The Electoral Commission does not intend to rollout electronic voting at national elections in the immediate future.
“It is not feasible”, according to the chairperson of the Commission, Mrs. Jean Mensa, who explains that rolling out a successful exercise such as electronic voting largely hinges on the ability of everybody to vote electronically and independently.
“That’s a difficult one”, she told Graphic Online during an interview.
She was responding to whether the Commission intended to roll out electronic voting any time soon as a step to eliminate the incidence of party vigilantes who claim to seek the protection of ballot boxes at all cost, sometimes resulting in electoral violence.
It has been argued generally that the elimination of ballot papers and boxes from polling centres will invalidate the need for political party vigilantes to mass up at voting centres.
But according to Mrs. Jean Mensa, until when the condition becomes feasible, Ghanaians need to name and shame political parties that perpetrate violence.
“For the time being it’s not something that is feasible but I believe that with a lot of education we should be able to educate our citizens to condemn violence in no uncertain terms and it’s up to us, all of us as individuals and members of society to condemn parties that are violent.”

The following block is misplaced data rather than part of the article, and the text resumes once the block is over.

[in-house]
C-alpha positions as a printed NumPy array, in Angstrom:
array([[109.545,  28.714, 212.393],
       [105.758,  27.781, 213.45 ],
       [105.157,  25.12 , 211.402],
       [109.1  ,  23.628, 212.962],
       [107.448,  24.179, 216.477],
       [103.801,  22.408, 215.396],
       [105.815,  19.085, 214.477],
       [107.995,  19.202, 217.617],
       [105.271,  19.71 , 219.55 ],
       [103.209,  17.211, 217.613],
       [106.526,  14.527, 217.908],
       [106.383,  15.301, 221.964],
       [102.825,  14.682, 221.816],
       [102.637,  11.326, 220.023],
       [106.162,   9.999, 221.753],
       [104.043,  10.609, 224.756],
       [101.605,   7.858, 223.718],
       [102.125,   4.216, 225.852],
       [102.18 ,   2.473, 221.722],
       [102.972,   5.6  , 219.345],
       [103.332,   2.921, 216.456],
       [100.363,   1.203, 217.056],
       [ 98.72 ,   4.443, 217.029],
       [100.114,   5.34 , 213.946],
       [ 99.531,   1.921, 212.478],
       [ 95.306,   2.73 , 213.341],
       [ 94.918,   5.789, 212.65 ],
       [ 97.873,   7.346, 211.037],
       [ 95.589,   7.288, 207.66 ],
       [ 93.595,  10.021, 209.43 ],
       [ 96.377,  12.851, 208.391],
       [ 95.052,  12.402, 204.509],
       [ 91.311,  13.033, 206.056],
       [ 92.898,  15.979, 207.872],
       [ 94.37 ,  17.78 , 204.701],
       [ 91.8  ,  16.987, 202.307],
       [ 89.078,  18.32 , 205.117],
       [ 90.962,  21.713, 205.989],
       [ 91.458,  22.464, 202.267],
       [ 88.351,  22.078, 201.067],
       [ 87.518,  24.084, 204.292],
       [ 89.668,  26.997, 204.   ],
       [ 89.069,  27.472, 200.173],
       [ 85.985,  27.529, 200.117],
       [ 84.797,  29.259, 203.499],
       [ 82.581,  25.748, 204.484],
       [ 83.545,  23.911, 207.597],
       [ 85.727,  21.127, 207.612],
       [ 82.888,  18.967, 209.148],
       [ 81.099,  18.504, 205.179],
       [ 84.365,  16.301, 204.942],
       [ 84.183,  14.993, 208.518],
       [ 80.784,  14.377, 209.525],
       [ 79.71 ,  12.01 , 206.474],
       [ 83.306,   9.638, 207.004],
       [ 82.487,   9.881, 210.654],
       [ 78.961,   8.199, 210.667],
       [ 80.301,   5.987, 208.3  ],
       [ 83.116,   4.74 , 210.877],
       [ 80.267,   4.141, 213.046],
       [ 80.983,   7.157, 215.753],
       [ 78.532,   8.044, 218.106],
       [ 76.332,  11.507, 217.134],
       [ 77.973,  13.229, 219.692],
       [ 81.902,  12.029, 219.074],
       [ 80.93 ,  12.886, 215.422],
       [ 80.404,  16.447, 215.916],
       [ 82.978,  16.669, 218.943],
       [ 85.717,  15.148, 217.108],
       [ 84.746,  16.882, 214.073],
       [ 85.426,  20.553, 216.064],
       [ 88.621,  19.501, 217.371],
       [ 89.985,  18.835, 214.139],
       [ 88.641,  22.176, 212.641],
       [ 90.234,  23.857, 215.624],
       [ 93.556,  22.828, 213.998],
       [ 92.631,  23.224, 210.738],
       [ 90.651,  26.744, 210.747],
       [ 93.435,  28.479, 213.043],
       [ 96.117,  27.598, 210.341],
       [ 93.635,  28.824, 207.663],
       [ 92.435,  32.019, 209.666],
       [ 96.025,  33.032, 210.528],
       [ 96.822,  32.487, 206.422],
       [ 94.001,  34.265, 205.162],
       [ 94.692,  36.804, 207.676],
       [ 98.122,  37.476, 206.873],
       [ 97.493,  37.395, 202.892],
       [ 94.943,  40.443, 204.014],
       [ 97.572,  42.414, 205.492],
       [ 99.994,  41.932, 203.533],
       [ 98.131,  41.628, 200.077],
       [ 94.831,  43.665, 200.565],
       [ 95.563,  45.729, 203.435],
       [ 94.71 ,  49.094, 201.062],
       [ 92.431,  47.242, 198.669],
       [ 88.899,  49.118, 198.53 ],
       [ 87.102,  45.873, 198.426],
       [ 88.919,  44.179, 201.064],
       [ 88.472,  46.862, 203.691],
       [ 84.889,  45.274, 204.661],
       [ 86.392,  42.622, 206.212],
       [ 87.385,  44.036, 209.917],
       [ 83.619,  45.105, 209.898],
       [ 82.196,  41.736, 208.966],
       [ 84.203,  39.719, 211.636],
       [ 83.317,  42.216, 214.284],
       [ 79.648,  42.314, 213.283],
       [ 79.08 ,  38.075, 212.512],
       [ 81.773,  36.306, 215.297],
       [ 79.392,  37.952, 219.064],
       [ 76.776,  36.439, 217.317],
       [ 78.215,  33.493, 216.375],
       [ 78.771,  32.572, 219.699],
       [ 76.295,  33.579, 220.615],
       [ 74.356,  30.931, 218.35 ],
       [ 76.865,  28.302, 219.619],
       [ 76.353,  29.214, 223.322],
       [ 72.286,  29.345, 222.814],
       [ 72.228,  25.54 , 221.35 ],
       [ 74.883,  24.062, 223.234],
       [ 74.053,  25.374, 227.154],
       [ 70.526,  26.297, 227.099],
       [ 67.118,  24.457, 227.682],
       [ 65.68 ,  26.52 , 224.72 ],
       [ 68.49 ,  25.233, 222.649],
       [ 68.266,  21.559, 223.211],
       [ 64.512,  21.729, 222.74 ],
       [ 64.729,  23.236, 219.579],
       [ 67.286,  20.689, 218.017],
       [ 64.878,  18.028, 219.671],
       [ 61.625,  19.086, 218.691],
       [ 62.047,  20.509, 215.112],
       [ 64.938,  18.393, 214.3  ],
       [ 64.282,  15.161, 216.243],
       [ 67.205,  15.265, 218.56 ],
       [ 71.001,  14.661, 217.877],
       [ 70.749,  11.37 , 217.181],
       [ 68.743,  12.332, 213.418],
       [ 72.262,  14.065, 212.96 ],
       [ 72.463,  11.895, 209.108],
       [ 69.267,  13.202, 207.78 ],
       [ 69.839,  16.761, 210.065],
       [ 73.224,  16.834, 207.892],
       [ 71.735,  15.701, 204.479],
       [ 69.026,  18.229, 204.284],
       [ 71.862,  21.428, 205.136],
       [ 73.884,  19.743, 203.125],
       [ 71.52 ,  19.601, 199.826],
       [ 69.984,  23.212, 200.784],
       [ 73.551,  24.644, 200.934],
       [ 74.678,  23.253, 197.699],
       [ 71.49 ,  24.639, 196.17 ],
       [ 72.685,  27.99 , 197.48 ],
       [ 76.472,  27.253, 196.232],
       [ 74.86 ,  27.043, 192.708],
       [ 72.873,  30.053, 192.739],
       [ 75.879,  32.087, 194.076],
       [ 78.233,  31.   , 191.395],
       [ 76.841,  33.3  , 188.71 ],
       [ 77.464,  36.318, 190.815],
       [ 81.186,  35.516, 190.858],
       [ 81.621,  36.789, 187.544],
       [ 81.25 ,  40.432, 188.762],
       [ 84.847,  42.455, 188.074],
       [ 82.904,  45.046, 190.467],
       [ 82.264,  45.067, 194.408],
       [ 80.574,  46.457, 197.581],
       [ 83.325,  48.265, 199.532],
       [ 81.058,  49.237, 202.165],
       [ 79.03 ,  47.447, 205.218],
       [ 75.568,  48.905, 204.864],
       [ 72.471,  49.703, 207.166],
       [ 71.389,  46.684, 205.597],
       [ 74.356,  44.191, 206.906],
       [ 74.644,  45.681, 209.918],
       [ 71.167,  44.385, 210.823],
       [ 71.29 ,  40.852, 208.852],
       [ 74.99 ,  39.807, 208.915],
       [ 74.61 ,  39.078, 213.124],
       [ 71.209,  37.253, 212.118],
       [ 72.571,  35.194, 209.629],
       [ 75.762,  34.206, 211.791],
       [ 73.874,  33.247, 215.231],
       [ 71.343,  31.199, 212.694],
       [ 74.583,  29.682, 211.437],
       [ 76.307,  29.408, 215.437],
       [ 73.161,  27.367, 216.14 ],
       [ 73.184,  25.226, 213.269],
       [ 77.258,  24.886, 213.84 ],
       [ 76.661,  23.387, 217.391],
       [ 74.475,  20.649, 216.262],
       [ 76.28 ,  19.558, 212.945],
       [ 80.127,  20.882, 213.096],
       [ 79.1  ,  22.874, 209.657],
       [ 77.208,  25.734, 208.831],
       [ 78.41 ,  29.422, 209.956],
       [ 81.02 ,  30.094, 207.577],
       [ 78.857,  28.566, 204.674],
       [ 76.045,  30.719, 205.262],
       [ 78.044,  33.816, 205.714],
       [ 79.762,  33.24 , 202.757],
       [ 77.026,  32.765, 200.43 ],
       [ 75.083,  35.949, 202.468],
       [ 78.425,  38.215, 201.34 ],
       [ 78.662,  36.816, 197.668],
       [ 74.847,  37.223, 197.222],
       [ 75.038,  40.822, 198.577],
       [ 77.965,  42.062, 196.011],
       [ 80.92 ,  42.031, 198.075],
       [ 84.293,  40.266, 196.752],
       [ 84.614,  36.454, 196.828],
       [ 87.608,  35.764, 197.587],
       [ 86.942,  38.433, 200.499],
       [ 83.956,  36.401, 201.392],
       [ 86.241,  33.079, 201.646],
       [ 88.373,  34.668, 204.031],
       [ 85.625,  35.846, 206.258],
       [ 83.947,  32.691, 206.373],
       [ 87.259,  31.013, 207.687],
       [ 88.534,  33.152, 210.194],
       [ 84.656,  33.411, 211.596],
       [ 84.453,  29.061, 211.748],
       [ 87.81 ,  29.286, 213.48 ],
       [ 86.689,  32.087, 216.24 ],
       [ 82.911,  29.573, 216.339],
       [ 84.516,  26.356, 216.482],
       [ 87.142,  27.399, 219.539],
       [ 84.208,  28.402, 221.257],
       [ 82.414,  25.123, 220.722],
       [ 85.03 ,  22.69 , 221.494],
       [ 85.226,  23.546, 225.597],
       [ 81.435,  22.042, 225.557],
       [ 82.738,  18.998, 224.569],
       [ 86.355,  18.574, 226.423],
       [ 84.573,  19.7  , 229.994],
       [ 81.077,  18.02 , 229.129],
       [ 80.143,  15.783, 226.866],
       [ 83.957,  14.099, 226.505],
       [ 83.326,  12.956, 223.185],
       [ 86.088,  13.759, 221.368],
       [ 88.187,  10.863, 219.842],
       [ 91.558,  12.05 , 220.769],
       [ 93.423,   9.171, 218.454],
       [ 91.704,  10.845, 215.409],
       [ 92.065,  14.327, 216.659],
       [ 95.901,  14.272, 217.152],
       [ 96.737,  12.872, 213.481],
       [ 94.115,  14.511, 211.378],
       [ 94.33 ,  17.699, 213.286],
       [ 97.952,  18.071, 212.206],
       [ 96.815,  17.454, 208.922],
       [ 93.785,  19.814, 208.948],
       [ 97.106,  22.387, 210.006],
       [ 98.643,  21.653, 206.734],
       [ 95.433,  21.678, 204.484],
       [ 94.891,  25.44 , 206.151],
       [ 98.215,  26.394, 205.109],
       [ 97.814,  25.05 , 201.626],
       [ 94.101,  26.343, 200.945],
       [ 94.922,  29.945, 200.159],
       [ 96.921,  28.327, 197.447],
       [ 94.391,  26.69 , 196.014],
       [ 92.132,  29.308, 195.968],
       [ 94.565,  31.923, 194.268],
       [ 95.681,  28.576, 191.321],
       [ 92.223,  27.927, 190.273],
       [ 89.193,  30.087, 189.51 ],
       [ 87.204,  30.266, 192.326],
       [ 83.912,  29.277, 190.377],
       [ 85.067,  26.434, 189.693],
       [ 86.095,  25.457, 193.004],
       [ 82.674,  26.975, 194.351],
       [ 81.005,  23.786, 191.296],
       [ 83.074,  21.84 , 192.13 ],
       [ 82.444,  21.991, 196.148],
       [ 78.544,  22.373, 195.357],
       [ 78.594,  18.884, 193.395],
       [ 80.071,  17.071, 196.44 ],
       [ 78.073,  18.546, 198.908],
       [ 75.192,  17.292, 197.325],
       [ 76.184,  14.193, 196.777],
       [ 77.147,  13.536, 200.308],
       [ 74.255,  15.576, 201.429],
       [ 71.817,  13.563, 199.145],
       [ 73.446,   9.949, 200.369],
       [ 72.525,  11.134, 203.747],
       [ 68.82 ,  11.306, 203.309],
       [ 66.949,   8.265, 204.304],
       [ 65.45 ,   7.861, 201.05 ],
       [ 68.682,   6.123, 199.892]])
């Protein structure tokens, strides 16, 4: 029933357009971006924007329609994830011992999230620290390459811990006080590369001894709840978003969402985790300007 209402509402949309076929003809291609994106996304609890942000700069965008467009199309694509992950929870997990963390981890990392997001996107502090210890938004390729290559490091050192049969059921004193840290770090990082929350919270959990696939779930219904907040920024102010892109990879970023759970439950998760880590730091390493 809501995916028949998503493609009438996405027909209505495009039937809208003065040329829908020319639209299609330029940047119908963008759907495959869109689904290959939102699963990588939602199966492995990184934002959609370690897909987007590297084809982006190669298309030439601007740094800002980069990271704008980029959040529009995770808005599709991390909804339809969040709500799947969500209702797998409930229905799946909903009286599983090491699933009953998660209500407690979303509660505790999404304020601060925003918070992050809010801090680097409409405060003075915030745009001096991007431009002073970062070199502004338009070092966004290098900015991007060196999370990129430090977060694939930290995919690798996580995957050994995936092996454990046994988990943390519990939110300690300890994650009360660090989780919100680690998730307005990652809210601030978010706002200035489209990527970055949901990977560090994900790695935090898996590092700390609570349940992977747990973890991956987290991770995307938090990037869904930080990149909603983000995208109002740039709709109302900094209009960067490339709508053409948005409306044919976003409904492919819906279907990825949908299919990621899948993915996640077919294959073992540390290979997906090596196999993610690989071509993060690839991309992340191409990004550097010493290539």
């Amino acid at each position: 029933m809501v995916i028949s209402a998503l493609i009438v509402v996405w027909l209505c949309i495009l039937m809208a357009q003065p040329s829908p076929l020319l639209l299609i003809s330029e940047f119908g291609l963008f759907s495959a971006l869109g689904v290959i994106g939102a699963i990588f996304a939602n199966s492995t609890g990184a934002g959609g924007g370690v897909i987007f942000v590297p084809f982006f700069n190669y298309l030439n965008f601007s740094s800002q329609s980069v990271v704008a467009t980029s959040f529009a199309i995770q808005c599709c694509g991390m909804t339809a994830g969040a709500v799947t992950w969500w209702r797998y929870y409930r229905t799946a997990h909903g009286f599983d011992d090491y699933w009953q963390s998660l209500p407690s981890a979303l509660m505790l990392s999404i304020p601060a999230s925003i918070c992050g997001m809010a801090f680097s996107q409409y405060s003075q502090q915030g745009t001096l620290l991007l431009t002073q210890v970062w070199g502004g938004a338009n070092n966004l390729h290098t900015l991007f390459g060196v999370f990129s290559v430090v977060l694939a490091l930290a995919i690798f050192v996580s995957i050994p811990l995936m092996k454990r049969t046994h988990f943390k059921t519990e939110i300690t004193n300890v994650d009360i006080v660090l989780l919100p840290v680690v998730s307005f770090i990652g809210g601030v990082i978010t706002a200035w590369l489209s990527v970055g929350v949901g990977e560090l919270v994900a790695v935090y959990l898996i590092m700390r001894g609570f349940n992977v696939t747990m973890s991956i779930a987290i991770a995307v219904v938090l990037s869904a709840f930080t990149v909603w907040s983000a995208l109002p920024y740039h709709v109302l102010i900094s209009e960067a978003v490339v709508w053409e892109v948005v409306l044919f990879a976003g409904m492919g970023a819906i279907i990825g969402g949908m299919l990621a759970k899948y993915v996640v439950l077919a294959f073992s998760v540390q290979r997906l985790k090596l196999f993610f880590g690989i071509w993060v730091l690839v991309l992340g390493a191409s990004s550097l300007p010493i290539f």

She recalled how helpful in the lead up to the 2016 elections, systematic recordings of infractions by political parties and actors resulted in name-and-shame publications in the media.
“If you are looking just to improve the lives of people, and that’s your mandate, you want to govern to improve the lives of people and promote development, why do you want to kill us? I mean if you love us so much and you are looking for power, you shouldn’t resort to violence. So I think we should educate our people and we should name and shame but I think for now, we are not considering voting electronically.”